Exercise testing in healthy haemodialysis patients

 

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dc.contributor.author Milne, Frank John en_ZA
dc.date.accessioned 2017-10-12T08:43:18Z
dc.date.available 2017-10-12T08:43:18Z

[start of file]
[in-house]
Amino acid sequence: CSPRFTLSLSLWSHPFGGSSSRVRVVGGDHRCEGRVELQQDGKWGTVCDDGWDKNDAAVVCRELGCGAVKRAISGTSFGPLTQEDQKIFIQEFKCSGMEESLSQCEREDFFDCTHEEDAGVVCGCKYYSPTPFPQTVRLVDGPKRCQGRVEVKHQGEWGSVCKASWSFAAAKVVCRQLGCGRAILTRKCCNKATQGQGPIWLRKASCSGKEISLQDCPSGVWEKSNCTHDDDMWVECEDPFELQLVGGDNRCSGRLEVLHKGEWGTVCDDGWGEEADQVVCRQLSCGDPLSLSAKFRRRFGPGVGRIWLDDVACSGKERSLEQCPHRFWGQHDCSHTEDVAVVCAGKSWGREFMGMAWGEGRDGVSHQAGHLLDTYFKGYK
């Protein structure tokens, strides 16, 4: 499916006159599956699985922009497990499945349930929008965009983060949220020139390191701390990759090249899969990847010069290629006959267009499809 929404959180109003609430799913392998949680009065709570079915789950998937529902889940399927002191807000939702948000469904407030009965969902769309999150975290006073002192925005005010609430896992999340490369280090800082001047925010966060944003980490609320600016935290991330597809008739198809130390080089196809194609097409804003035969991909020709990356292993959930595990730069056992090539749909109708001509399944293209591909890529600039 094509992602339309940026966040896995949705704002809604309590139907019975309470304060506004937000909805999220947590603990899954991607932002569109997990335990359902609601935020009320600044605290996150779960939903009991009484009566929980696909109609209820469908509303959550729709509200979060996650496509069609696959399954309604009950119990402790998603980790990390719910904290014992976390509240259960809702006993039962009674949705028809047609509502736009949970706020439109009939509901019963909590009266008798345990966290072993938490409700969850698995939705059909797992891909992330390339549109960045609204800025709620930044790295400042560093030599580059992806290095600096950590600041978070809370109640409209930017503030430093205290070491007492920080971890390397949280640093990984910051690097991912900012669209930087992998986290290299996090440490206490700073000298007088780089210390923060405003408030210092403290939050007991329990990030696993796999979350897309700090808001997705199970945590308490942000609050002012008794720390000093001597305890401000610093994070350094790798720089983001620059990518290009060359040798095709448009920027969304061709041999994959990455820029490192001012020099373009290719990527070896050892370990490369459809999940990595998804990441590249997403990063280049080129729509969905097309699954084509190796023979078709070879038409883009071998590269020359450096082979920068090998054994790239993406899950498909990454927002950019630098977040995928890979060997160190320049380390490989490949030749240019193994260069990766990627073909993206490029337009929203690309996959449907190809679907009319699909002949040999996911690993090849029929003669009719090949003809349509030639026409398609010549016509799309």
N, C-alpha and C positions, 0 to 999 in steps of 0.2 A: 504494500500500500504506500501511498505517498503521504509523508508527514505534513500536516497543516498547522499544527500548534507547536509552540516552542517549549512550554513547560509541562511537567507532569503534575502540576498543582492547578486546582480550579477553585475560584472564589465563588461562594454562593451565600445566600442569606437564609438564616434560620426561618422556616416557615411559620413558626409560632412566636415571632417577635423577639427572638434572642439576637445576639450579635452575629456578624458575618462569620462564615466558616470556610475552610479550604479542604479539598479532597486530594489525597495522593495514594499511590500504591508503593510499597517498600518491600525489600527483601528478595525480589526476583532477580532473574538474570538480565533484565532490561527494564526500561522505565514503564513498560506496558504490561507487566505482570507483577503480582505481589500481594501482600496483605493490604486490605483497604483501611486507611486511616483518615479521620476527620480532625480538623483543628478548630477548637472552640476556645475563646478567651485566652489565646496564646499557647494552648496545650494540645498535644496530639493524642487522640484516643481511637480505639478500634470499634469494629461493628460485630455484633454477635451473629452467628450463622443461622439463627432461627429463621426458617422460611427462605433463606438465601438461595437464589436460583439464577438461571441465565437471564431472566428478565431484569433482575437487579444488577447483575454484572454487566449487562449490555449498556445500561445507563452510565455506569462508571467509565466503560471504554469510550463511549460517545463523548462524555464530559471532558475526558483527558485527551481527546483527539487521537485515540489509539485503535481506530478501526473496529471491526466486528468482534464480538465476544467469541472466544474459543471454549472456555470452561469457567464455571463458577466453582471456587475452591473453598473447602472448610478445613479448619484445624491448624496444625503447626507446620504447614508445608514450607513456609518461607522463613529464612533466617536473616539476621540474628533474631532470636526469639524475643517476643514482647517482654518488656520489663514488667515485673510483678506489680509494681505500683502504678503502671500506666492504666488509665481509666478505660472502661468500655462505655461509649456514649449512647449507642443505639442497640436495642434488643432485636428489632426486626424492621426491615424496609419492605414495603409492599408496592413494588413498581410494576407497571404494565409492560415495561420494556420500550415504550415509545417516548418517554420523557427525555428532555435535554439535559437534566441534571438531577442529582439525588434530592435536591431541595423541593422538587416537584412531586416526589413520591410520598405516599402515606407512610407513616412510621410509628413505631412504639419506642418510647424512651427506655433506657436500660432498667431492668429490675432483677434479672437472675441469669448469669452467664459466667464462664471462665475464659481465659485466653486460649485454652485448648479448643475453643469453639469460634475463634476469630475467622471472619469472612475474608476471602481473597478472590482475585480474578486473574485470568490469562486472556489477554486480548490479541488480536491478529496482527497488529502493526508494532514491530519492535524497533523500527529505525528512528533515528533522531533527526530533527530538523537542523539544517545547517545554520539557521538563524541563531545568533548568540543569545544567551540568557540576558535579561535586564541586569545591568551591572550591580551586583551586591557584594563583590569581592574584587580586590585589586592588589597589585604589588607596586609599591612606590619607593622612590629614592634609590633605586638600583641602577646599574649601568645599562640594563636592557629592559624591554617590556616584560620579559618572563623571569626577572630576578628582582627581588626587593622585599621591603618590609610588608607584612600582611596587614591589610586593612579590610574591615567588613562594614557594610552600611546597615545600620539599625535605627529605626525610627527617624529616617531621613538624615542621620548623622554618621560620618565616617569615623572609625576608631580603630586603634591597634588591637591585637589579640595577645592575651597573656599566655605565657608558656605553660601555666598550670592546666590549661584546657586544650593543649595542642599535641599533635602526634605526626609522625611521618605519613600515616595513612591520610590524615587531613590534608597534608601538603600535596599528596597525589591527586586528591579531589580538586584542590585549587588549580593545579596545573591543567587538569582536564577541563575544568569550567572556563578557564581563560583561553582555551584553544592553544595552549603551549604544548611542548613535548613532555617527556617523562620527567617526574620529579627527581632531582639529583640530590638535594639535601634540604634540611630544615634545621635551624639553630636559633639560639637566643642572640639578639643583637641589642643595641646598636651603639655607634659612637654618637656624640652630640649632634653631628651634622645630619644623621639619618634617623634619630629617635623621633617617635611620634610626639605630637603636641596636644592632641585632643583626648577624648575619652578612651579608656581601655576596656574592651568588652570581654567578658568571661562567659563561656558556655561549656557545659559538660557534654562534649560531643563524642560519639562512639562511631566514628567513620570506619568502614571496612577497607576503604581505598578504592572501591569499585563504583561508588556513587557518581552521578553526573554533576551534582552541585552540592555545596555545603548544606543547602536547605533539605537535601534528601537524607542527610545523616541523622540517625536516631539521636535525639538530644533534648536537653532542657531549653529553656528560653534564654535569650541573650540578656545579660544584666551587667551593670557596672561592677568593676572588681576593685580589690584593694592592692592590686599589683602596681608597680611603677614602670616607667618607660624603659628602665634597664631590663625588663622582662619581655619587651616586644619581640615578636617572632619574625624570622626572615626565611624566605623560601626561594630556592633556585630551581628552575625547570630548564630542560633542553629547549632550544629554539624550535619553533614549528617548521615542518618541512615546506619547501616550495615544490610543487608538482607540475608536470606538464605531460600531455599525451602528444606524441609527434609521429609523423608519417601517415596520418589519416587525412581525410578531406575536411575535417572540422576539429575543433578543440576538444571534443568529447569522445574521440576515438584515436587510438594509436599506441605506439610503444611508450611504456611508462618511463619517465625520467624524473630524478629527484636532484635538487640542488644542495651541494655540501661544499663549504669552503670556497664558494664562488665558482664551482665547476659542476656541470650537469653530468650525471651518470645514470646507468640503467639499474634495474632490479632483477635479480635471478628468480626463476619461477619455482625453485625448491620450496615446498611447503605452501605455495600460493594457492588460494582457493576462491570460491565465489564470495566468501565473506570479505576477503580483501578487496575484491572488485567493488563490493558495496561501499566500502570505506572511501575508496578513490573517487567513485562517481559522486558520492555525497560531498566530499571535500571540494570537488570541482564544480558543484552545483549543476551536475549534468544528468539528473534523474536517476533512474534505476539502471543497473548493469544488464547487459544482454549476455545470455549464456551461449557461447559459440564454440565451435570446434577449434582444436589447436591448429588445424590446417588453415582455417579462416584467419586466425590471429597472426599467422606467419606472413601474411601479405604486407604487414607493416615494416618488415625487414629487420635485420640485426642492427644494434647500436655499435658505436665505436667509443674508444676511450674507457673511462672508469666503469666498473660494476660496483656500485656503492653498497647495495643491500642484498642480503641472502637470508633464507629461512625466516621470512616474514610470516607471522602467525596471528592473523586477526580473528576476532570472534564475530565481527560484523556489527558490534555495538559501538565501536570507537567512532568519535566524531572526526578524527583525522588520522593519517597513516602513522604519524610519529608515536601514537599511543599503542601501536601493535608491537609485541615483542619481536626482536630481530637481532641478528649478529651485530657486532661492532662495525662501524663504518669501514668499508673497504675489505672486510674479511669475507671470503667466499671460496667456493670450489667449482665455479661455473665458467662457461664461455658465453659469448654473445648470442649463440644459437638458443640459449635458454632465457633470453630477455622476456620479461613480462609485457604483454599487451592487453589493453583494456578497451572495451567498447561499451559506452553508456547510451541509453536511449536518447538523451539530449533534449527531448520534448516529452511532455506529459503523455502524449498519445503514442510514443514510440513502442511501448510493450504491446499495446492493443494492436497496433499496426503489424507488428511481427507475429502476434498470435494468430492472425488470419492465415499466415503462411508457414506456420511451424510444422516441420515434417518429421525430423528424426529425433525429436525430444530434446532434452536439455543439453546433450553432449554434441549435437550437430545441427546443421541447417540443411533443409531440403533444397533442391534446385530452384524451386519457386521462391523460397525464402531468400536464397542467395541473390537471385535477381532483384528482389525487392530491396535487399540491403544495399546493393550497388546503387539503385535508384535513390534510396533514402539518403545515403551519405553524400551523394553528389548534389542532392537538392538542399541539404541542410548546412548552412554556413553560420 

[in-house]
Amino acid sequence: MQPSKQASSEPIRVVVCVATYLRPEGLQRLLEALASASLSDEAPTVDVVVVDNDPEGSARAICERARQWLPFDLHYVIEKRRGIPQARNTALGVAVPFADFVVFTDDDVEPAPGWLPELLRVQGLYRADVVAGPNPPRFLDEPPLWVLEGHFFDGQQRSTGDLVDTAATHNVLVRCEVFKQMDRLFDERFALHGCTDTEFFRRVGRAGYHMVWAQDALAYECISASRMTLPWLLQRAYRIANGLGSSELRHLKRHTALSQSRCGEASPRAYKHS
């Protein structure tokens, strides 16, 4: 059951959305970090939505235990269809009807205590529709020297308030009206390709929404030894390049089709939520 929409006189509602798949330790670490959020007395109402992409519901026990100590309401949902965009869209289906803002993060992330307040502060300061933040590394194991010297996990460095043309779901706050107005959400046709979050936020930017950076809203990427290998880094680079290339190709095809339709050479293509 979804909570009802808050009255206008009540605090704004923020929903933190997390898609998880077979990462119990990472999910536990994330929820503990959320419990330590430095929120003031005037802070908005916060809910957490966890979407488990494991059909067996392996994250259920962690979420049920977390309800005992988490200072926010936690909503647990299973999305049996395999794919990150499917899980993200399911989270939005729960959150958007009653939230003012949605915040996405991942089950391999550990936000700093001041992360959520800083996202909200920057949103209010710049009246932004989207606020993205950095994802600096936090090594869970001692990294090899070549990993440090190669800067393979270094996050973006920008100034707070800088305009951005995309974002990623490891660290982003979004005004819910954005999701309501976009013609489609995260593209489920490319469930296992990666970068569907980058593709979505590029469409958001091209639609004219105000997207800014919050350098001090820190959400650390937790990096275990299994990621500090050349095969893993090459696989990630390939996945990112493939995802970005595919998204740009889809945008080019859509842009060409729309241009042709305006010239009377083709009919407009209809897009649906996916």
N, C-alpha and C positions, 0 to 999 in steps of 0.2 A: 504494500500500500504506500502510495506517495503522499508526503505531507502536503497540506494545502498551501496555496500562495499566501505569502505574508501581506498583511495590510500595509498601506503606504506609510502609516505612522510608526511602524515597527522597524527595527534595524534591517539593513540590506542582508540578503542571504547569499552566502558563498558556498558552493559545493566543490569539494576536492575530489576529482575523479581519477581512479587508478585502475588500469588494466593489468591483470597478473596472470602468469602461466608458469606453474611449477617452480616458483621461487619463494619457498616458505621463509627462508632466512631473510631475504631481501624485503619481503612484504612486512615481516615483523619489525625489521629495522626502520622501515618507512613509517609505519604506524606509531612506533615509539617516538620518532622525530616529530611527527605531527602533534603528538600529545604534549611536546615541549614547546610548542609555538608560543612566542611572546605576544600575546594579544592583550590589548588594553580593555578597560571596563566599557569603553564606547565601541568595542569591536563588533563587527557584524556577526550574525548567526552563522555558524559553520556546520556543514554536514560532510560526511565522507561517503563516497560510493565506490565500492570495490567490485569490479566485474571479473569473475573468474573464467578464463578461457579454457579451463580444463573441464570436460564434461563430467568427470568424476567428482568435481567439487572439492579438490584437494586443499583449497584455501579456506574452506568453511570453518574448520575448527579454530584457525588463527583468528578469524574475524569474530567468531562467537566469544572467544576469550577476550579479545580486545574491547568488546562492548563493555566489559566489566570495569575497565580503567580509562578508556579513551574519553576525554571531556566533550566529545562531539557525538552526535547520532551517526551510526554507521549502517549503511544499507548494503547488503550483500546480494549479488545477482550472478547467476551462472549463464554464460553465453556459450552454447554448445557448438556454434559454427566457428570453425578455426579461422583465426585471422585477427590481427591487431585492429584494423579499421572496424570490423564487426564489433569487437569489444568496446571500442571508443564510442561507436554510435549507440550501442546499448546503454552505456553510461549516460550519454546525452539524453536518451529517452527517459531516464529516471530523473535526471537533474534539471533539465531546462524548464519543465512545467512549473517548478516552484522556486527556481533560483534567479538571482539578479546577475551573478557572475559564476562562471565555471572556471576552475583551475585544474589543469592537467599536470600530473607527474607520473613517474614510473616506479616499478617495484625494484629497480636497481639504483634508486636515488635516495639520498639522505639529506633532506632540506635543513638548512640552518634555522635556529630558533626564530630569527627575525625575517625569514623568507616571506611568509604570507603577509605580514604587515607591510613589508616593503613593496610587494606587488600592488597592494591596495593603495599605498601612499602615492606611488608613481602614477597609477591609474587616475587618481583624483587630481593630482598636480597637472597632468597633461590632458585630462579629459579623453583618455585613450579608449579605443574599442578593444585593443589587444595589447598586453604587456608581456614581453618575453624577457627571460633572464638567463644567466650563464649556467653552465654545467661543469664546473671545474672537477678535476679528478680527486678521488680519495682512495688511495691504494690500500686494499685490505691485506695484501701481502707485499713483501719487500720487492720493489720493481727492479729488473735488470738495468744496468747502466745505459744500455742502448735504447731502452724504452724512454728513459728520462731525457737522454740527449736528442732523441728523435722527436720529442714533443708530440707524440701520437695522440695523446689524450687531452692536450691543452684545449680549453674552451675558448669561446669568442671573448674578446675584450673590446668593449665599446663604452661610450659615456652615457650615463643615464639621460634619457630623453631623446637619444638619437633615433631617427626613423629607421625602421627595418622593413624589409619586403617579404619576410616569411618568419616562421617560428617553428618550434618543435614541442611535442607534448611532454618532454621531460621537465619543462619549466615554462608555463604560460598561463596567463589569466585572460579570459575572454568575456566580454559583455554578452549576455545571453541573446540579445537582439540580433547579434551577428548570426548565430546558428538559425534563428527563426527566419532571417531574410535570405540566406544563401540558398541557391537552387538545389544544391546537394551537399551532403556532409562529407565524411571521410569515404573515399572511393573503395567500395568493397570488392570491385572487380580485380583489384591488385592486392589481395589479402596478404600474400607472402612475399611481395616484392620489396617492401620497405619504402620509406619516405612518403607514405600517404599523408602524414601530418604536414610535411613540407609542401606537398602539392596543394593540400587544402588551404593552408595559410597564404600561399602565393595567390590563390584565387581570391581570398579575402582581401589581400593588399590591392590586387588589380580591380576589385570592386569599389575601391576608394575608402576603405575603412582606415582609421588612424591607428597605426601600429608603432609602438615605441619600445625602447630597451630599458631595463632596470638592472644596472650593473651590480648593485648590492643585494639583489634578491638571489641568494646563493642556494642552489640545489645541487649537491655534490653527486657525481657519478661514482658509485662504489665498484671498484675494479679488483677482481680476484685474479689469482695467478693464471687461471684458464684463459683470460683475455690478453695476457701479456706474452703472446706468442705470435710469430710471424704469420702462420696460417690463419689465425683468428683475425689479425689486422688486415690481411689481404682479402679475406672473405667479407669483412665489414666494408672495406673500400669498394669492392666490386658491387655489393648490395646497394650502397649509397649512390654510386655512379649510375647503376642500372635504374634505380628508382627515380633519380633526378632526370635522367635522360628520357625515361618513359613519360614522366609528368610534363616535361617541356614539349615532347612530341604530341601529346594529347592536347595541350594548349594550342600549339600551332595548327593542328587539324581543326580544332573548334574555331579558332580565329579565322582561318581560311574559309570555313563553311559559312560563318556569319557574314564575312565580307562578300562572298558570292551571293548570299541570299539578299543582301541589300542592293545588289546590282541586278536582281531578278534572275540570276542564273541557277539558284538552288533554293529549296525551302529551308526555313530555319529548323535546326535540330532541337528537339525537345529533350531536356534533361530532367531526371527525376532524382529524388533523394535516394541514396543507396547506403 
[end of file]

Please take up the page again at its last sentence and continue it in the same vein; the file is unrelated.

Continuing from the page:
dc.date.issued 1976 en_ZA
dc.identifier.citation Milne, F. 1976. Exercise testing in healthy haemodialysis patients. University of Cape Town. en_ZA
dc.identifier.uri http://hdl.handle.net/11427/25634